One possible explanation for their willingness to sign these memoranda about Huawei could be the region’s experience with communism and state surveillance. But if this were the case, there would have been wariness toward Huawei in the past. And yet, the company acquired considerable market share in 3G and 4G gear in the region. In fact, Huawei’s expansion went unabated for years. Doubts only started creeping in after the U.S. lobby and pressure campaign against Huawei and China began, in 2018.

The Chinese memorandum of understanding model was thus successfully co-opted by the United States in its extensive policy of economic containment of Huawei. However, these bilateral agreements don’t have any power unless they are reinforced by a local law. They are more of a statement than a decisive blow against Huawei.

In Romania, more than six months after the government signed the memorandum of understanding, there is still no legal act excluding Huawei. The new right-wing government, which came to power in November 2019, was expected to pass a government executive act that would have made the memorandum of understanding’s provisions national law. But the government was recently dismissed through a motion of no-confidence, meaning that such an act cannot be passed by the caretaker government, which leaves Huawei’s fate up in the air.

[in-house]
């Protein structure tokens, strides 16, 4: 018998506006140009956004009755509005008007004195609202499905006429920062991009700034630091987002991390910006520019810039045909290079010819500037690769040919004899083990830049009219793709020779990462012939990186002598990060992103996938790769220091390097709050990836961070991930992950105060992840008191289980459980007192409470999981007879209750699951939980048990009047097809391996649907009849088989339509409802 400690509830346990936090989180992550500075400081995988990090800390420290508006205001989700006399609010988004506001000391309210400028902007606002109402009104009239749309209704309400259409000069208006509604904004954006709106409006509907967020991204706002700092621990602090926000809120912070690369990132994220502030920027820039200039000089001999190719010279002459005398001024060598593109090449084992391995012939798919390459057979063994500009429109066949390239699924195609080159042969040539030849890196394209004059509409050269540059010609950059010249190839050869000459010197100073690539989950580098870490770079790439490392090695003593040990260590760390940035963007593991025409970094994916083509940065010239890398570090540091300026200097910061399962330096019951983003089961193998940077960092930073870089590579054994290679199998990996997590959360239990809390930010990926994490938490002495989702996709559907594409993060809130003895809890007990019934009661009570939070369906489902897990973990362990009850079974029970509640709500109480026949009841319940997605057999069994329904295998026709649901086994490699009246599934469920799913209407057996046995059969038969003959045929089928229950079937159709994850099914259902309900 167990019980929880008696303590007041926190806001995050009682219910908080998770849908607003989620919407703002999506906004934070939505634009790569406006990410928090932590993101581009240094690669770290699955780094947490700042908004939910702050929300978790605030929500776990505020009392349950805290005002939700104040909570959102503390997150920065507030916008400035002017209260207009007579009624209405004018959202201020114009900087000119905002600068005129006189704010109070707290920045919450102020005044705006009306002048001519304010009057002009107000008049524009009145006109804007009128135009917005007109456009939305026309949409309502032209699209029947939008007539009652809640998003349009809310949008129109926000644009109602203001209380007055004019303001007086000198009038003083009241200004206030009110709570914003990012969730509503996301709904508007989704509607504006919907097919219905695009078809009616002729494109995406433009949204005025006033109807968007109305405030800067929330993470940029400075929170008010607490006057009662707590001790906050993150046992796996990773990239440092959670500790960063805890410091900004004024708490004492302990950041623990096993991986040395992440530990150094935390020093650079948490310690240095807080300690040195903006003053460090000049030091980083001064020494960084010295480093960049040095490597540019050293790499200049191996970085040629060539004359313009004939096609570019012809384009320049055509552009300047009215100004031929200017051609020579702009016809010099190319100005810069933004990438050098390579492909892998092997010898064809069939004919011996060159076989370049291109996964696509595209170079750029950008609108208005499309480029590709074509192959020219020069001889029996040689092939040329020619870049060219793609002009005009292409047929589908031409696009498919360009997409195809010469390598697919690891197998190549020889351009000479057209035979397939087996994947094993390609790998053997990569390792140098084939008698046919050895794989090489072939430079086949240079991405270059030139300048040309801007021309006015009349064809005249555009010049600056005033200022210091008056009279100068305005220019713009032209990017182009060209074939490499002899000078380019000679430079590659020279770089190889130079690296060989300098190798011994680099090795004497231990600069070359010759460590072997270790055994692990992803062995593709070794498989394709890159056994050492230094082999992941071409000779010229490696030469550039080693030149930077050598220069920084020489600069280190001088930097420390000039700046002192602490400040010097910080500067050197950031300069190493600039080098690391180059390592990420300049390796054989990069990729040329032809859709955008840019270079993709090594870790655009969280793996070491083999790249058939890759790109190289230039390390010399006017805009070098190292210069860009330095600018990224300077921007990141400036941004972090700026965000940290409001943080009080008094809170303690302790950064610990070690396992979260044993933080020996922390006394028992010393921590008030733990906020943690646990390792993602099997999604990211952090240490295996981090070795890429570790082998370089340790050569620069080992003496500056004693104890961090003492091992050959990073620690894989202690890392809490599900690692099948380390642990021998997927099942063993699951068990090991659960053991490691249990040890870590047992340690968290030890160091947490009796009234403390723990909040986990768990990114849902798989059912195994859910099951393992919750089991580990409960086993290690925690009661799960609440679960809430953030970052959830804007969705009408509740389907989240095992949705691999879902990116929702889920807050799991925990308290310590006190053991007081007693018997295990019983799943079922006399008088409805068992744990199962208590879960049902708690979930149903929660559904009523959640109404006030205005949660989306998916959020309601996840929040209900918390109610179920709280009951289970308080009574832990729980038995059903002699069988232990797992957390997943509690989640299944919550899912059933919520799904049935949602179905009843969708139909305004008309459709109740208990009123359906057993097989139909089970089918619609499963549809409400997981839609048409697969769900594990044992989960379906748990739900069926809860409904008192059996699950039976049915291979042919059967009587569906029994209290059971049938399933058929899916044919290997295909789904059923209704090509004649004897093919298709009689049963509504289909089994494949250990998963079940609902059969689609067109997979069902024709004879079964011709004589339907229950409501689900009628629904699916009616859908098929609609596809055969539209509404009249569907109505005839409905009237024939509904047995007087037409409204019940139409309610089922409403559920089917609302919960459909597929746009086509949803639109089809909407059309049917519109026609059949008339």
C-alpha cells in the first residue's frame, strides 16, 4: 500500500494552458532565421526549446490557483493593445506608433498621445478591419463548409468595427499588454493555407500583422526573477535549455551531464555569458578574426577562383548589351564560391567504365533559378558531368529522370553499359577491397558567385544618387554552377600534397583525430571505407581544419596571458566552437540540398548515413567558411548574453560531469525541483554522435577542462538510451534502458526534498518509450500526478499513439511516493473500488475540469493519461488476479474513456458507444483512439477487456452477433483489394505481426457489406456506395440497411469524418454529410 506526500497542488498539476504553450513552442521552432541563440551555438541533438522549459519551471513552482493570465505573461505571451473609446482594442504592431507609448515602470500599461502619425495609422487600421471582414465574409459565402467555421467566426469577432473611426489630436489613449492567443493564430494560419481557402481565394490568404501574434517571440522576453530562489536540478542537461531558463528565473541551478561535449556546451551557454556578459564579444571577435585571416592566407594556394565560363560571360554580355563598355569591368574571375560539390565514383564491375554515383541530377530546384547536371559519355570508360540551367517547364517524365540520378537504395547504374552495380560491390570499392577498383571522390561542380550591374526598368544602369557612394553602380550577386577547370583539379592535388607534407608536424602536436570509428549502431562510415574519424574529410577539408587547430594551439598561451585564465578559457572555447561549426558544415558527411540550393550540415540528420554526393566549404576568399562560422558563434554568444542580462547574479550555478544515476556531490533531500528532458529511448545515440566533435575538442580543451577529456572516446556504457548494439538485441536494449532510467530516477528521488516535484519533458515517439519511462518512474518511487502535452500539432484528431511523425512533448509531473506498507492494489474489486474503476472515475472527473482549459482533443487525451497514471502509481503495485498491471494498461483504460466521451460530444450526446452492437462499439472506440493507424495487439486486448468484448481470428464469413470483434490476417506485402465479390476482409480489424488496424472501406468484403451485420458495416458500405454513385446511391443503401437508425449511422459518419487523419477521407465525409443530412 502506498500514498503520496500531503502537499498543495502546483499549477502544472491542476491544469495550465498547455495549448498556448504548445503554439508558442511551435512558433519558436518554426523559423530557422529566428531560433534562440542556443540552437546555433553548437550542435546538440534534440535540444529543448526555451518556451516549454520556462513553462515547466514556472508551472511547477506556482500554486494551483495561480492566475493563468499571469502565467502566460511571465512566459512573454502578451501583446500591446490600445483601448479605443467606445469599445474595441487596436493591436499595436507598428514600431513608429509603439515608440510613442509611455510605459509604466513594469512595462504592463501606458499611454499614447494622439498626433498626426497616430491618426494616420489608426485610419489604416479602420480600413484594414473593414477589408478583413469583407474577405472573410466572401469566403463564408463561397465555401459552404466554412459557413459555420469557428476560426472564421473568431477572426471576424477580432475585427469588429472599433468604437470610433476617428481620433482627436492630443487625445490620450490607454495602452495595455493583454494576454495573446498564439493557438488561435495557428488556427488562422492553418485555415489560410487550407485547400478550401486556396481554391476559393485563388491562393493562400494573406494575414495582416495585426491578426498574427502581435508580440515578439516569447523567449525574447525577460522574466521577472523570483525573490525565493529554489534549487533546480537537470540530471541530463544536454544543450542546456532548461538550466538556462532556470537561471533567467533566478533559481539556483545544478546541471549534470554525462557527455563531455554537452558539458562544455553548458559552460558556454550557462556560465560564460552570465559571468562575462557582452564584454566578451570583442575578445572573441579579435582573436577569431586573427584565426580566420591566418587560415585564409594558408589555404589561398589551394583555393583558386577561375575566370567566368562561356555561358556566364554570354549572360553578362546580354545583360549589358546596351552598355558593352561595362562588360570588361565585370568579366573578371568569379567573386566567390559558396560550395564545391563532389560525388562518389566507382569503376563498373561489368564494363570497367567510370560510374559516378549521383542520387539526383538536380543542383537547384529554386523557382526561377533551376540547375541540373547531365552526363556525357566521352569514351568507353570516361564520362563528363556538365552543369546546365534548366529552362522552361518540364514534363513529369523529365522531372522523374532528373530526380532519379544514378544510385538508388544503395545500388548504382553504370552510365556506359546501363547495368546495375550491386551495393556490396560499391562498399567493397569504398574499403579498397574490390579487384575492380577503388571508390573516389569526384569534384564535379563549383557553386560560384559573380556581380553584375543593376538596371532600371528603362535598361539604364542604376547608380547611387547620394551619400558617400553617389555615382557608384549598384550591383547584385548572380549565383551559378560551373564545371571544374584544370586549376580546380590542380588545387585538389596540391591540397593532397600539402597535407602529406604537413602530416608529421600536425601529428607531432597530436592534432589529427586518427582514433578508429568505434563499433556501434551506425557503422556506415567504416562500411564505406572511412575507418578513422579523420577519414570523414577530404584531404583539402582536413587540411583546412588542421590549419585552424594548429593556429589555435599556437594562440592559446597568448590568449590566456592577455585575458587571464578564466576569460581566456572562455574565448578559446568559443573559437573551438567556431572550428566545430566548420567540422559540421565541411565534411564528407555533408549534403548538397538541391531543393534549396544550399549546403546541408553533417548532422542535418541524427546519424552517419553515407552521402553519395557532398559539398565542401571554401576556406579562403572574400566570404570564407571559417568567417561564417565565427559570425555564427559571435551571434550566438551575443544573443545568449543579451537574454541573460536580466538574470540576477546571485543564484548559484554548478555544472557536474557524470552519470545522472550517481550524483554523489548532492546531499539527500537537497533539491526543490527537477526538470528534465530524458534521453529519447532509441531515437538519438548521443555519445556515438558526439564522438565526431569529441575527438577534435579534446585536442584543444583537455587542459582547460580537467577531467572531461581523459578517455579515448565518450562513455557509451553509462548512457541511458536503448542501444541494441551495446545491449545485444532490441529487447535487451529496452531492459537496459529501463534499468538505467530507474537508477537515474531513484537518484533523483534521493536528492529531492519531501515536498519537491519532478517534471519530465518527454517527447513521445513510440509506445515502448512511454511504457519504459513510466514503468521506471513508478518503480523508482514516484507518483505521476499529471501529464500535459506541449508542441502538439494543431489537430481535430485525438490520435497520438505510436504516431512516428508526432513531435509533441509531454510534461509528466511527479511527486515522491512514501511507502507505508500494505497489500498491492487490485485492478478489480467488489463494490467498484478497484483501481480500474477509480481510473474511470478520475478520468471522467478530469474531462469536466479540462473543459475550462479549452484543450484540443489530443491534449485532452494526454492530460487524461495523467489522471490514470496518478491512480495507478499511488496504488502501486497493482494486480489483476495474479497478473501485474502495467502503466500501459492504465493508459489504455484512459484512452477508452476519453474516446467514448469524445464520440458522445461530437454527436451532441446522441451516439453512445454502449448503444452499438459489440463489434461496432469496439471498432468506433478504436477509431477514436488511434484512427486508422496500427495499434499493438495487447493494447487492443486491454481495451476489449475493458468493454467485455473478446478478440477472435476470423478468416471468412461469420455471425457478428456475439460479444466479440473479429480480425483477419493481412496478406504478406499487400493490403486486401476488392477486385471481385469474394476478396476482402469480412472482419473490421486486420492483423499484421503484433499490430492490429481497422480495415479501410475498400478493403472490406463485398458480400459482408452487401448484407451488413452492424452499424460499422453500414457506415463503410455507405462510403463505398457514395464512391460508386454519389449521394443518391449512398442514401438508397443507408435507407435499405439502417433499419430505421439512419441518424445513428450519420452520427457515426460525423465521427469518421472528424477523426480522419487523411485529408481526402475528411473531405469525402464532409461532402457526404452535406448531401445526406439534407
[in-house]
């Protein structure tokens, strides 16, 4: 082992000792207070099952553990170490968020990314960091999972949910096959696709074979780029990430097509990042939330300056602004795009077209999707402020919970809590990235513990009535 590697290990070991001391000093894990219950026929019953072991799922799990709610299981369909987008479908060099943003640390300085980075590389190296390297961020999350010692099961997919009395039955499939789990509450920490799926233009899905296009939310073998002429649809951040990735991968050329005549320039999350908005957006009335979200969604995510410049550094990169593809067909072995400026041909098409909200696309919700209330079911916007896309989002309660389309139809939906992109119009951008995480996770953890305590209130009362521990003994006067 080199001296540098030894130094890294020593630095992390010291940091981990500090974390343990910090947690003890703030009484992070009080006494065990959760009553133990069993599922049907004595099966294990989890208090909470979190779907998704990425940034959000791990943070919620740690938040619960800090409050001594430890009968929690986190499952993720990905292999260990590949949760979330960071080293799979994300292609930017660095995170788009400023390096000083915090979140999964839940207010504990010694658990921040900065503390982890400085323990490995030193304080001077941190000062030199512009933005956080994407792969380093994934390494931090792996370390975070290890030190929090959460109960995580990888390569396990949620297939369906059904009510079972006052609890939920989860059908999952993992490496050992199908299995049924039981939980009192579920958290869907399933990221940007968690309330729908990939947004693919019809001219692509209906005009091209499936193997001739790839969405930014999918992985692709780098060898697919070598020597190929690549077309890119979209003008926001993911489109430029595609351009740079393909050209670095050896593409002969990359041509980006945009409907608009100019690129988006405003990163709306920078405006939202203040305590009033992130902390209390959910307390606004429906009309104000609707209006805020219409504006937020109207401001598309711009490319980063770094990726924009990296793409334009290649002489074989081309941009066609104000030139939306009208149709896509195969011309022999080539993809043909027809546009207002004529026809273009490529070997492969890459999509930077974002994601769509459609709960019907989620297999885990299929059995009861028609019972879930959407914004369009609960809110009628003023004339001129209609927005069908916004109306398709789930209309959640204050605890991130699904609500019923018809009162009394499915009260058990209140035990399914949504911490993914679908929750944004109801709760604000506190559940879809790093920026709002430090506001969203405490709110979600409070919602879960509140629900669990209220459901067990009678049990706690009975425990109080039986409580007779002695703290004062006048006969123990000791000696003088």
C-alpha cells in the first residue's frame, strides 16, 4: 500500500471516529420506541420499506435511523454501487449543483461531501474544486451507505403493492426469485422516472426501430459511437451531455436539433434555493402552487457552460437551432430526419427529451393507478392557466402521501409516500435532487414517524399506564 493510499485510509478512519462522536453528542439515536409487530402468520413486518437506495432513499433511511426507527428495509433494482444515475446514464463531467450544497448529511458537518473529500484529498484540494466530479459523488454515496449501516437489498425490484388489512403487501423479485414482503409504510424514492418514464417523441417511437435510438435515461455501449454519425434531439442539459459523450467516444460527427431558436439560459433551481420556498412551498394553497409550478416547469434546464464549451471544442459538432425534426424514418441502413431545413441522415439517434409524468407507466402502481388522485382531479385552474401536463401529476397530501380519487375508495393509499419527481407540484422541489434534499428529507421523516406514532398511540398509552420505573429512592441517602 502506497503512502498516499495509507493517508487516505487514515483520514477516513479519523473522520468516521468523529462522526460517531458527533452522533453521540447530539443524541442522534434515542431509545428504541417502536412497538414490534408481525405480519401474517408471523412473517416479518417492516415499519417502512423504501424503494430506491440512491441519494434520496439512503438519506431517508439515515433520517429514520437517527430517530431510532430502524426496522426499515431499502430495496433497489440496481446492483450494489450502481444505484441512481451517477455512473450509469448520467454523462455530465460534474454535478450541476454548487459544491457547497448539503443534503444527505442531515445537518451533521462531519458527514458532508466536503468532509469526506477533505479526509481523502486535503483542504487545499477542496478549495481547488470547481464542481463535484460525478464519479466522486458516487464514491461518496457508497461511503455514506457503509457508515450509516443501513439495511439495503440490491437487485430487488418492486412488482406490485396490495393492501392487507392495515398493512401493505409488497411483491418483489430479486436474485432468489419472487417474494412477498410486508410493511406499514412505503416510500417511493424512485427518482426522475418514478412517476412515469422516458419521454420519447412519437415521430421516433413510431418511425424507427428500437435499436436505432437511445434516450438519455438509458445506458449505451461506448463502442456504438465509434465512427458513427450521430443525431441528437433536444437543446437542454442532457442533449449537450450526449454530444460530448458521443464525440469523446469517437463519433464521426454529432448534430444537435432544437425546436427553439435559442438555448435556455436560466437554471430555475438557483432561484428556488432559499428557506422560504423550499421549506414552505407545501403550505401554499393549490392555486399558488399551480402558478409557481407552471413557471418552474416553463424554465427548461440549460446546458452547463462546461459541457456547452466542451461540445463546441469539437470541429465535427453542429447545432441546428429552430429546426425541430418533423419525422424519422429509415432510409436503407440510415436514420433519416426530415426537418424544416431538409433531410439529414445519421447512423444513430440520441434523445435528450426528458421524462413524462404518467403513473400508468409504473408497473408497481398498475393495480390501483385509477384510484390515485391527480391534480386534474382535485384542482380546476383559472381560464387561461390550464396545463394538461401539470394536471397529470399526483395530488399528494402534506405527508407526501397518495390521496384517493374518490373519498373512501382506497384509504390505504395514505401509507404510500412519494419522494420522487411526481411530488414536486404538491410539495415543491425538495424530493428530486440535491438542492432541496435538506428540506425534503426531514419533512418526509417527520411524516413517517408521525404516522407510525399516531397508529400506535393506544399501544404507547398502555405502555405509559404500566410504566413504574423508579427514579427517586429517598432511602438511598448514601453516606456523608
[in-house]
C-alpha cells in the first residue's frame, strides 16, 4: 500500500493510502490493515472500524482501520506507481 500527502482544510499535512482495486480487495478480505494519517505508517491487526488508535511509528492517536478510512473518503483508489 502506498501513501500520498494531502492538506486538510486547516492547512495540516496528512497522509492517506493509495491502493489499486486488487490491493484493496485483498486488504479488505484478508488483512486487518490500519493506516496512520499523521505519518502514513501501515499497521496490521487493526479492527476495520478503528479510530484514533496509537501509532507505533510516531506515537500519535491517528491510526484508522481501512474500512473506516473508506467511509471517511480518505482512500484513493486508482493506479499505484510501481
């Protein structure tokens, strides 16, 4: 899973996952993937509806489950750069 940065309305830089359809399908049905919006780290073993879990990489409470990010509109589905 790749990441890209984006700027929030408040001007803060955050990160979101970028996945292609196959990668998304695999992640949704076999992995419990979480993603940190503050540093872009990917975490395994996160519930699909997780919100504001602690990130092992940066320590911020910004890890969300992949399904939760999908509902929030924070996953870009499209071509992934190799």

Both the limits and the usefulness of the Romanian memorandum of understanding could be seen in the Romanian telecommunications authority’s October 2019 decision to postpone until 2020 the public auction for selling the frequencies through which 5G services will be provided. This was done in order to give the government more time to pass a law that provides  the memorandum legal power. While the memorandum of understanding didn’t itself ban Huawei, it was the basis for the decision to postpone the action. Without it, the auction would have probably taken place without any restrictions imposed on the acquisition of Huawei 5G gear by telecommunications operators, many of which already use Huawei for their 3G and 4G networks.

Poland’s story is more interesting. At the start of the decade, Poland began developing a friendlier attitude toward China, hoping to unlock economic opportunities. The first summit of heads of government between China and 16 Central and Eastern European countries — the then-16+1 mechanism — took place in Warsaw in 2012. Poland was later the first Central and Eastern European country to join the Asian Infrastructure Investment Bank, as a founding member. But the expected opportunities and investments from China never materialized. In the meantime, after the Russian annexation of Crimea and the war in Donbass, it was the threat from Russia that became Warsaw’s number one concern. Weighing between unfulfilled investment promises coming from China and its national security regarding Russia, Poland chose to prioritize its relationship with the United States, standing by Washington’s side in its strategy against Huawei. Even before the signing of the 5G memorandum of understanding, Poland made headlines when it arrested a Huawei employee who was a suspected spy, in January 2019. During his meeting with Vice President Mike Pence, Polish President Andrzej Duda brought up the issue of Chinese spying in Poland. And yet, one year after his arrest, the trial against the suspected spy still hasn’t begun.